While we are optimistic about the program, we can’t go crazy about guys who aren’t eligible, as last year has reminded us.  It is also unwise to put too much stock in guys who haven’t played much college basketball.  While Branch is a transfer, and he may have represented the best point guard option available at his late signing date, we feel that St. John’s is having trouble making commitments stick, especially at the one, and that there were several freshmen point guards who stayed relatively local that are better players than Branch.

Sanchez could be this year’s God’s Gift, a guy with a lot of hype to live up to who probably won’t.  Notice how Lavin has GG moored to the bench this year when last year he was practically the toast of the town.  Sanchez could also be a guy who doesn’t get cleared to play.

We hate to come down hard on Lavin, who we would not trade for a second.  Judging St. John’s coaches calls for perspective.  Lavin is quite possibly the best coach and recruiter that we’ve ever had.  Maybe Lavin lost touch a little bit with recruiting matters last year, and if so, there are enough quality new players to suggest that he regained that touch.  And then we consider that there are ongoing eligibility questions surrounding the current squad as well.  While the program is light years better than during the Norm Roberts and Mike Jarvis eras, we feel that Lavin is plagued by stability issues, which is in no way meant as a veiled criticism of Lavin’s health problems.  Going back to Lavin’s first ever recruit, talented wing Dwayne Polee, who has since transferred as well, Lavin seems to bring in kids who have no strong ties to the community at St. John’s.  Polee may not add up to his freshman hype ever, but he would have been something this current team does not have: a contributing upper classmen.  And his presence, coupled with what would now be 3 years in Lavin’s system, would no doubt smooth the transitions of all these supposedly epic freshmen.  Truth be told, with all the turnover and whatnot, we were shocked when Amir Garrett came back to the team this year, especially in light of his ability to throw a baseball.

St. John’s is its own unique set of circumstances, so we don’t like comparing too much across programs, but if we did we’d probably wonder why Mike Rice has gotten Rutgers off the ground better, with virtually no inner turmoil.  Rice has made his recruiting base local, unlike Lavin, who, while recruiting some impressive locals, has a national recruiting base, reflected by a starting 5 with the 3 better players hailing from Texas, Detroit, and Chicago.  What we’d like to think is that Lavin is going to get the program rolling in full force, but it is year 3 already and we are looking at a very average team.  In a perfect world, coach Dunlap lays an excellent foundation in Lavin’s absence, with an intact 2011 class, which we felt, though a young squad, would have been a lot more talented than the team Lavin took to the tournament in 2010.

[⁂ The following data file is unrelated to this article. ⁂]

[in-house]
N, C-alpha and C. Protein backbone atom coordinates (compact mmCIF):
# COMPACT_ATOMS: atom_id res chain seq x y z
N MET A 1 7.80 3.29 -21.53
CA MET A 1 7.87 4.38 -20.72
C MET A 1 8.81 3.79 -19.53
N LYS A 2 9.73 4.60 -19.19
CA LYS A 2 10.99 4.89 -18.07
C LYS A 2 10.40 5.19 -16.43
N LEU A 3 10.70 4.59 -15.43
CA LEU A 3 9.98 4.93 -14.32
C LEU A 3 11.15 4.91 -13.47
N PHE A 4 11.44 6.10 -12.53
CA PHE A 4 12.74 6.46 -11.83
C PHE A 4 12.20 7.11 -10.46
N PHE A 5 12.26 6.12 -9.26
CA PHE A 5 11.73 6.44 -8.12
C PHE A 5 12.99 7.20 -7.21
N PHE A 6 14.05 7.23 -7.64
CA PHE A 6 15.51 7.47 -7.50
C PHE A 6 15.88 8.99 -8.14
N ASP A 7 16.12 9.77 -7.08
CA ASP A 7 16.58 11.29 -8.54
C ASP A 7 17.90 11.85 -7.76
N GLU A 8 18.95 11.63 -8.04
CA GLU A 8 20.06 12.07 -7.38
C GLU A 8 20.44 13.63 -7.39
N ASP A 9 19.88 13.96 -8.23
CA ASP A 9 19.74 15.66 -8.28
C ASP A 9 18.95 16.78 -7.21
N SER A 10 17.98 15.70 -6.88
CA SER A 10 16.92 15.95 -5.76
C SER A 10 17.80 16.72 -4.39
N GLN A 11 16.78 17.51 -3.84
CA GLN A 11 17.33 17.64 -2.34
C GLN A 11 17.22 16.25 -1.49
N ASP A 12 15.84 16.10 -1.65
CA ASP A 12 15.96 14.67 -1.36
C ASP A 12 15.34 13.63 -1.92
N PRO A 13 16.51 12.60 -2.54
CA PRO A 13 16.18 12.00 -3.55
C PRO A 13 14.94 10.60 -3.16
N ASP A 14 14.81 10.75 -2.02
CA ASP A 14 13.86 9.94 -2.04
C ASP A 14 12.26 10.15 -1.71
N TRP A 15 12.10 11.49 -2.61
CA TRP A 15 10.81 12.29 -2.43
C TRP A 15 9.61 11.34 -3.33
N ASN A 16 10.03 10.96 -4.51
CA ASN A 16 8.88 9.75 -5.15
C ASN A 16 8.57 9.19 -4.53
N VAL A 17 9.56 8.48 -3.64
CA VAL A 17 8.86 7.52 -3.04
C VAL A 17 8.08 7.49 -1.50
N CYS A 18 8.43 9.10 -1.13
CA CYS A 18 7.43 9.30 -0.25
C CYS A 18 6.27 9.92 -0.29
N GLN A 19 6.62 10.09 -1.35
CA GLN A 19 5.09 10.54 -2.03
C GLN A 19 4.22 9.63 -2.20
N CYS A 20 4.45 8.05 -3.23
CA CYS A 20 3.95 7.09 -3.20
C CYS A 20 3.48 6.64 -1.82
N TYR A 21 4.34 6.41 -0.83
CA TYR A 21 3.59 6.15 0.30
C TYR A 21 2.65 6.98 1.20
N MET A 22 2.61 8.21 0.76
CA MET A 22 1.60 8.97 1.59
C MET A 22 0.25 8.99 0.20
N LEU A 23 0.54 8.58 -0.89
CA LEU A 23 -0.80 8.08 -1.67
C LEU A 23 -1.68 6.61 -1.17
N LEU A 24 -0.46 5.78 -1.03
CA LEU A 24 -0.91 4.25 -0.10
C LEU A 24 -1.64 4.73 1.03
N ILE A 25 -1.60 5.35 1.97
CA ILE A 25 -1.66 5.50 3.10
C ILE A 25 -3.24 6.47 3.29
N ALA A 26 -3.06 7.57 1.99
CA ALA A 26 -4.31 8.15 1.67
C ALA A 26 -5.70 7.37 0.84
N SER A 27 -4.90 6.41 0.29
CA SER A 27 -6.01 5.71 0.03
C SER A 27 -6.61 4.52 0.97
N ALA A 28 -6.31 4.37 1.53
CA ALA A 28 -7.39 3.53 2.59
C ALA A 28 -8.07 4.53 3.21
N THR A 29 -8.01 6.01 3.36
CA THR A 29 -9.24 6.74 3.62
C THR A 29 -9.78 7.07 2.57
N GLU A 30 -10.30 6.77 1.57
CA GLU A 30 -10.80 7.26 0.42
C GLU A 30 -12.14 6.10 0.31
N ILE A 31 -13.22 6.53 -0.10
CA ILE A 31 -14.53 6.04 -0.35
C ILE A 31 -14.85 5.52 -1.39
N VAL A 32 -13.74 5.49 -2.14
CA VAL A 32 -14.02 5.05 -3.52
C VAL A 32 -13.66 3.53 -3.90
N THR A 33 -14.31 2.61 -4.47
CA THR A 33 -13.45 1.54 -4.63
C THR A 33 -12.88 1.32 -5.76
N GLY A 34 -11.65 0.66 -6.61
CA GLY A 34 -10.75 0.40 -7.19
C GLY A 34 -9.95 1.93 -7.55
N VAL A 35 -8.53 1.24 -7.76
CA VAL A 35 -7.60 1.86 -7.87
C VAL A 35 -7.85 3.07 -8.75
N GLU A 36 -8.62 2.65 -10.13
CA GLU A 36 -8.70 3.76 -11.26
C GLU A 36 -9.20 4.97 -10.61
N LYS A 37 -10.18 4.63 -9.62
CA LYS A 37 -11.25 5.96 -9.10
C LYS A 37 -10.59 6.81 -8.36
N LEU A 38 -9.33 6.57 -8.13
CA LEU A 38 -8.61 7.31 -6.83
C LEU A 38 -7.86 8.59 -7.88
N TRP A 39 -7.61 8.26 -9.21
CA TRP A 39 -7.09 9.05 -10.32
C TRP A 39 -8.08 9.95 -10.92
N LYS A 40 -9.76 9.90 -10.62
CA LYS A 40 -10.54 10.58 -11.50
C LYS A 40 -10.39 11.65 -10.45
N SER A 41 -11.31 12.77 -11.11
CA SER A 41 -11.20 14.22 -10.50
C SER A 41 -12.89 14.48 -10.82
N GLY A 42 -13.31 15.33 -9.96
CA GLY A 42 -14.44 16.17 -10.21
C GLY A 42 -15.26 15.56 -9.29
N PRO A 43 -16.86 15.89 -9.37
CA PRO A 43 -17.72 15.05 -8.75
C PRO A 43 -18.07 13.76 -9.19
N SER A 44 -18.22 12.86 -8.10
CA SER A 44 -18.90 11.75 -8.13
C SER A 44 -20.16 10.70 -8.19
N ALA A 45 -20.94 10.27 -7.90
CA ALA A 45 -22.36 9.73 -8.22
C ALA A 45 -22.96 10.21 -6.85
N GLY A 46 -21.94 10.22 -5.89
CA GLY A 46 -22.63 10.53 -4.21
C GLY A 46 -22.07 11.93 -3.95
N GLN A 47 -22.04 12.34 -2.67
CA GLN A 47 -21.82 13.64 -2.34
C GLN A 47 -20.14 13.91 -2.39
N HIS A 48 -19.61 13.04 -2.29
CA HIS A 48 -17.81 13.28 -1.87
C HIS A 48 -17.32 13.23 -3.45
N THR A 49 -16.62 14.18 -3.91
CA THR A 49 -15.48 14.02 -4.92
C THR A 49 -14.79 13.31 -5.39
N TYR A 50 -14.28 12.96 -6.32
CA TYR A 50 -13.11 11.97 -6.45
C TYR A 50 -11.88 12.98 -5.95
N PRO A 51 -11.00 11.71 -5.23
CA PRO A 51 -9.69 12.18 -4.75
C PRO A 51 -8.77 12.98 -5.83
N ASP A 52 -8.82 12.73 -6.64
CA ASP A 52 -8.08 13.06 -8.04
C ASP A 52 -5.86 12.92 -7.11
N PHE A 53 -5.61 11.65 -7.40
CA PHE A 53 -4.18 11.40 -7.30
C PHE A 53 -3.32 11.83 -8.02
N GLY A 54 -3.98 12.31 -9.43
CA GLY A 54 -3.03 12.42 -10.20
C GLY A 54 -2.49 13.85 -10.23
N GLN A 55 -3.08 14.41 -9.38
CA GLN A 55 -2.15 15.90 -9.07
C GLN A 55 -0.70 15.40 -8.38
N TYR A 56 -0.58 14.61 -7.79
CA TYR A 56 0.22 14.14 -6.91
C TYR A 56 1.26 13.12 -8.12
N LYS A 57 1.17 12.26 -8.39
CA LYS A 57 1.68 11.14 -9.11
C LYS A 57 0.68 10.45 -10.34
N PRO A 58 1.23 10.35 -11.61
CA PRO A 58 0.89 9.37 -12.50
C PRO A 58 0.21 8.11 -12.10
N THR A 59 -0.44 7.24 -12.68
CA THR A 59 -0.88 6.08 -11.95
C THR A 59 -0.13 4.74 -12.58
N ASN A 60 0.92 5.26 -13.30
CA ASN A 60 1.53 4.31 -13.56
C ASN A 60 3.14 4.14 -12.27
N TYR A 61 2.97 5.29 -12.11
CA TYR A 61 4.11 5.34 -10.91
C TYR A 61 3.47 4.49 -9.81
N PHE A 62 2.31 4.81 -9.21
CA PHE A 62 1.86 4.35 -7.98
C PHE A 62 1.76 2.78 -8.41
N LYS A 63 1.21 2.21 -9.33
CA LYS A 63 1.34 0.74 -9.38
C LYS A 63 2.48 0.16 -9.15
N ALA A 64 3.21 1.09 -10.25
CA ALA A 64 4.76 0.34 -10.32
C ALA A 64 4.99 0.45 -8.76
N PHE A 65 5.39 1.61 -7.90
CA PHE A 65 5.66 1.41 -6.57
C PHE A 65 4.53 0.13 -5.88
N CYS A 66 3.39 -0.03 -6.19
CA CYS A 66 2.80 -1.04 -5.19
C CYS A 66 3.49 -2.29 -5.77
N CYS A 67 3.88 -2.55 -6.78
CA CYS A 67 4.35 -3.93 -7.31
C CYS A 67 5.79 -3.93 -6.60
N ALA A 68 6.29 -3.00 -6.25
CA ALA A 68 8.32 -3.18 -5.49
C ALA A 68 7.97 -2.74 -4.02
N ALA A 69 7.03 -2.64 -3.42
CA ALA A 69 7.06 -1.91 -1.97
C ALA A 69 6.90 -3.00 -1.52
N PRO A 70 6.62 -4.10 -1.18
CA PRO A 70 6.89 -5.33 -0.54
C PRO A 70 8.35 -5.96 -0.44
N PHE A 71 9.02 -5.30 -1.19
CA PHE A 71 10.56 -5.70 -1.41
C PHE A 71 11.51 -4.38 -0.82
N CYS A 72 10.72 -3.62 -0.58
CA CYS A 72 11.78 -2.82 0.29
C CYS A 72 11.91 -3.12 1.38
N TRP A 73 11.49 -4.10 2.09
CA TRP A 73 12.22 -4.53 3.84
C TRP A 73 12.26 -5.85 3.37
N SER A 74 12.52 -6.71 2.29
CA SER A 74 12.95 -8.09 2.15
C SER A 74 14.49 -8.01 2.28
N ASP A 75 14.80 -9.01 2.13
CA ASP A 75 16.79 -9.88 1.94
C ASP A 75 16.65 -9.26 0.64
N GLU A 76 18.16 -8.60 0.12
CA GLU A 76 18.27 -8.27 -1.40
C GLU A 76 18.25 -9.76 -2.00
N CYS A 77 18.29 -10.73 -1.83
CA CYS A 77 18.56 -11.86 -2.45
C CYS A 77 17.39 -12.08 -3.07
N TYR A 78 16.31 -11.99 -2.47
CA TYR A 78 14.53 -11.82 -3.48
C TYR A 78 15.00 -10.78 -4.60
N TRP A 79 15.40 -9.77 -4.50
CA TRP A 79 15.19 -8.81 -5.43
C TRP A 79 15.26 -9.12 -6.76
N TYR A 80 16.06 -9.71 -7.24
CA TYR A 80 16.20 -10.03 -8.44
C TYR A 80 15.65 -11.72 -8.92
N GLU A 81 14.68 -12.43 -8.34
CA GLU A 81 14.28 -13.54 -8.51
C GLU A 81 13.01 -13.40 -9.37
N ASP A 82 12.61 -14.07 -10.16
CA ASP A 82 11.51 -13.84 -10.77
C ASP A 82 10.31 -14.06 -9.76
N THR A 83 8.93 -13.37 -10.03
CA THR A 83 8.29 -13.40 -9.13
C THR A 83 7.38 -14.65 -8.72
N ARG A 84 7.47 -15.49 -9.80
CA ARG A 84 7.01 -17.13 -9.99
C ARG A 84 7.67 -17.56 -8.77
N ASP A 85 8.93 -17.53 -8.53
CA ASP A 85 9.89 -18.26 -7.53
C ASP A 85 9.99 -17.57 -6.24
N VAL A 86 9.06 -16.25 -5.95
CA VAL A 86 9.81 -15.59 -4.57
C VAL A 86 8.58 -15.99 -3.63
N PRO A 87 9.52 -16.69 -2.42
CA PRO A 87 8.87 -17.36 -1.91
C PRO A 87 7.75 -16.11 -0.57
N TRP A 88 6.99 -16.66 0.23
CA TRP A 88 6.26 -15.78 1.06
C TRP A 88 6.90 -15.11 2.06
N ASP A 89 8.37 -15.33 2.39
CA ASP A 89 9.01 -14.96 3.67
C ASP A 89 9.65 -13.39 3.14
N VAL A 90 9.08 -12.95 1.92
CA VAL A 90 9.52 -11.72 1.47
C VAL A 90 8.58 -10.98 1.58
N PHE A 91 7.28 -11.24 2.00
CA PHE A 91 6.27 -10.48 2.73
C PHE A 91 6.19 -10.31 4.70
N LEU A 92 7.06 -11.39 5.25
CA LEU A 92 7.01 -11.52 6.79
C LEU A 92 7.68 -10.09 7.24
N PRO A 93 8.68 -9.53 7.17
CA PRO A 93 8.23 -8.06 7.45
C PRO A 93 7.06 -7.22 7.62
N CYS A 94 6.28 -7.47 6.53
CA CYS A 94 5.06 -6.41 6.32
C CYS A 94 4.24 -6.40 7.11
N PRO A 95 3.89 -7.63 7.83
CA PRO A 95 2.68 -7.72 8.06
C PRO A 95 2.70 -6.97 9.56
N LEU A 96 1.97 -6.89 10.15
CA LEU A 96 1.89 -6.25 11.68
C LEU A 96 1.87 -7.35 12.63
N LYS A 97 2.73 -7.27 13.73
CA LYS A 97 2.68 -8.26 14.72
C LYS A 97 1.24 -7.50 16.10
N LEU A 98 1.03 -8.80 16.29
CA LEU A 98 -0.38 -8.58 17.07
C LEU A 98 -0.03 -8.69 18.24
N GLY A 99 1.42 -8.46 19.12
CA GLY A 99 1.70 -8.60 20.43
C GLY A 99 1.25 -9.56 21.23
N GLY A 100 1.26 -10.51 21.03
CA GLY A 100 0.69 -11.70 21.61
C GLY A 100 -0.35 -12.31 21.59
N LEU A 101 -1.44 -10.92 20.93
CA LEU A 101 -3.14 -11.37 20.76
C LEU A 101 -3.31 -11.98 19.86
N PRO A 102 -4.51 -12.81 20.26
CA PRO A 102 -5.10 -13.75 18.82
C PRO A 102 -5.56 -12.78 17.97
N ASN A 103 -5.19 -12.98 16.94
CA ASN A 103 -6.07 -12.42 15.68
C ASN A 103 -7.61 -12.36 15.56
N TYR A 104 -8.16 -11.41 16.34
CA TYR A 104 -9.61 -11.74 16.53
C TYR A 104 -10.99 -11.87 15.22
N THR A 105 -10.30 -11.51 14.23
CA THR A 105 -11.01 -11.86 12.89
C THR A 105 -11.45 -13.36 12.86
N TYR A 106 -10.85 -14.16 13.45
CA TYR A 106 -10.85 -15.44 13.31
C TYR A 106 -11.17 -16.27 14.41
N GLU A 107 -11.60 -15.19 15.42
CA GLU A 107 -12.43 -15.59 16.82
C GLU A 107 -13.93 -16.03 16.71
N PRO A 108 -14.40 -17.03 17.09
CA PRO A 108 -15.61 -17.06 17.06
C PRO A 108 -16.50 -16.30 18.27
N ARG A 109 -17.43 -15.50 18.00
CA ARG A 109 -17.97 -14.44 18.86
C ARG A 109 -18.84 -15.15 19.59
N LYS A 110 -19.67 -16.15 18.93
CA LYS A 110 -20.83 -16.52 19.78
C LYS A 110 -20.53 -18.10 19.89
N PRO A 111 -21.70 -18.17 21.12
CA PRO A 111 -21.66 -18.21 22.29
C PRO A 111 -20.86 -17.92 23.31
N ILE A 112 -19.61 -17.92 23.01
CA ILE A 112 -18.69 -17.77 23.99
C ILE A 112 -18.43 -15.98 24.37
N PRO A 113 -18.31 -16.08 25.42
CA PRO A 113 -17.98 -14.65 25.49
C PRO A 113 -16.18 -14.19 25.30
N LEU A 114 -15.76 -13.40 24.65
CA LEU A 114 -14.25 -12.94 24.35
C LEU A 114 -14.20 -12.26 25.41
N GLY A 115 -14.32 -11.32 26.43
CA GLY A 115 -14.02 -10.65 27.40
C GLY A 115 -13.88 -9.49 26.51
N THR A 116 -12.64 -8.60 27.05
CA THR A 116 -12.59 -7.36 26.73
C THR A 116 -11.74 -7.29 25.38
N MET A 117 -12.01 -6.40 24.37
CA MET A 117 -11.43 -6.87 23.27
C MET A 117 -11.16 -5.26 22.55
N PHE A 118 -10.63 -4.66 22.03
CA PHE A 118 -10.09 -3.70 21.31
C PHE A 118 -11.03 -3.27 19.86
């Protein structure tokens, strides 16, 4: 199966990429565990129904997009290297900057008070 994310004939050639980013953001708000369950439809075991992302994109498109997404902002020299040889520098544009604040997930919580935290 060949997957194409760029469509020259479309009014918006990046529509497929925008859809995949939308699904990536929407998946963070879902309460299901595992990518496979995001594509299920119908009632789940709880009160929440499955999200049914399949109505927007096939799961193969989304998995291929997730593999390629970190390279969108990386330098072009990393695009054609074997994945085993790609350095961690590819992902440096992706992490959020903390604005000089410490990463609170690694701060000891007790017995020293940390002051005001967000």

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In the actual world, St. John’s is almost starting from scratch in year 3 of the Lavin era, which puts them squarely behind most projections and the rule of thumb that says a new coach needs a good 3 years to turn around a flagging program.  We would have liked to see Lavin take the advice of coaches like Boheim and Calhoun who did not rush back too soon when similarly afflicted.  As much as we love Lavin, he’s not superman, and we feel the team would’ve been better off with a full year of Dunlap plus a full year of Lavin recovery time.

But we suspect that Lavin was indeed concerned, with the flighty nature and poor academic standing of his prized recruits, and that he feared even greater recruiting casualties.  That strikes us as more of a problem when one recruits so heavily nationally.  When kids have eligibility problems, they are likely to end up close to home.  Obviously college basketball is a tough business and it must have been a terrible feeling for the coach, who is a straight ahead guy, to lose traction in year 2 after generating such a healthy buzz around the program in such a short time.

We’d never judge the program’s savior too harshly.  As a St. John’s fan, it could always get worse, and we’ve even seen it border on the sublime.  In fact, we feel the university should extend Lavin’s contract.  Lavin is a national coach, a skilled recruiter, and is rebuilding St. John’s as a brand, which is a task that will necessitate a patient and understanding fan base.  Putting Harkless and Dunlap in the league–the first guy to ever go from a college assistant to a pro head coach, oh by the way–only reinforces the reformed St. John’s brand.

We don’t care that last year was a throw way season and as long as we see this young team make strides, we won’t get too wrapped up in its won/loss record.  What we do care about is the why and the how.  It is not often that the coach of a major program declares his own team dead in November as Lavin did last year, and when we see signs of continued stability problems like ineligibility and decommittments, then those are things we’d like to see addressed.

One suggestion along those lines is for Lavin to move away from JC players and other transfers, and to go harder at local products.  As we hear it,  Syracuse looks to have bested St. John’s locally the last 2 years, and next year as well.  One recruit choosing between the Red and the Orange said he had a better sense of Syracuse’s interest because they were more ‘present and diligent’ during the recruitment process. We are by no means a Duke but we do appreciate Coach K’s reluctance to take short cuts with that program.  Teams that take on a lot of transfers are more transient and less rooted, and so they in turn suffer more defections and NBA early birds, whereas a Duke suffers notoriously few.  We also think local kids are more likely to ride things out when closer to home.